The strikes came after Moscow confirmed on Tuesday, that a bomb brought down a Russian airliner over Egypt in October. The ISIS-affiliated Sinai Province group claimed responsibility for the attack in which 224 people died, saying it was revenge for Russia’s intervention in Syria.

Mr Shoigu said that the Russian air force had conducted 522 sorties and deployed more than 100 cruise missiles since Tuesday.

The UK-based Syrian Observatory for Human Rights said that Russian warplanes conducted air raids in the Idlib, Hama and Lattakia provinces on Friday. At least eight people were killed in 50 air raids in the oil-rich Deir Ezzor province.

Mr Shoigu said that Russian warplanes had targeted 15 oil storage and refinery facilities and 525 oil trucks belonging to terrorists over the past week.

However, Russian President, Vladimir Putin, said that a lot more needs to be done to produce the expected result.

Putin Defends Russia’s Air Strikes In Syria

Russia-putinPresident Vladimir Putin has defended Russia’s military interventions in Syria, saying it would aid efforts to reach a political settlement and stabilise the “legitimate authority” of Syrian President, Bashar al-Assad.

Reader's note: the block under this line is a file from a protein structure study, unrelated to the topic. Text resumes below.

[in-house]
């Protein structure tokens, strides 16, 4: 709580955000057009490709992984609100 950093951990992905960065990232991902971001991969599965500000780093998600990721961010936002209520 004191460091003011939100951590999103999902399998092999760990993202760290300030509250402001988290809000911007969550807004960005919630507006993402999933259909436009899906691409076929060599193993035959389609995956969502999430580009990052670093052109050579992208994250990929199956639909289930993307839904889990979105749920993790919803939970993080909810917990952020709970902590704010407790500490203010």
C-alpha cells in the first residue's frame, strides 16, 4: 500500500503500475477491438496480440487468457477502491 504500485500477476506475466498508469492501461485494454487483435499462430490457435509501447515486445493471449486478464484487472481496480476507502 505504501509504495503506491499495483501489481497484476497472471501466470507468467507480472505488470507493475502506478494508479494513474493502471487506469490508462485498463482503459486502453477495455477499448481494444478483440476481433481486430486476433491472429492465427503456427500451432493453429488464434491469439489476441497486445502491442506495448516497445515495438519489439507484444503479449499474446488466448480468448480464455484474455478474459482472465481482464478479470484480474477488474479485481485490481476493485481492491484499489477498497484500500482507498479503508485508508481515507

Putin denied that Russian air strikes were hitting moderate opposition groups rather than Islamic State (IS) militants.

Syrian forces have made significant advances against rebels.

Government gains in Idlib, Hama and Latakia provinces were also reported both by Damascus and opposition activists.

The main battlefront is currently close to the key highway that links the capital with other major cities, including Aleppo, and Mr Assad’s forces are believed to be seeking to cut off rebels in Idlib.

Putin believes that without Moscow’s support for President Assad, there was a danger that “terrorist groups” could overrun Syria.

NATO Renews Pledge To Defend Allies

natoNATO Secretary General, Jens Stoltenberg, says the organisation’s Defence Ministers are determined to boost response forces to be able to deploy troops speedily to defend allies, while it figures out a proper response to Russia’s presence in Syria.

Russia has been conducting airstrikes in Syria, supposedly on the Islamic State (IS) militants, and recently began launching rocket strikes on targets.

Mr. Stoltenberg disclosed that Russia’s involvement has not been helpful.

Russia on the other hand, has denied it has been targeting opponents of Bashar al-Assad. It says its strikes have hit infrastructure of the so-called IS and other militant groups.

The IS has been waging a war on the Syrian and Iraqi governments, in a bid to establish a caliphate.

Heavy fighting has been reported in areas of Idlib, Hama and Latakia provinces, where a coalition of rebels that includes the Nusra Front operates.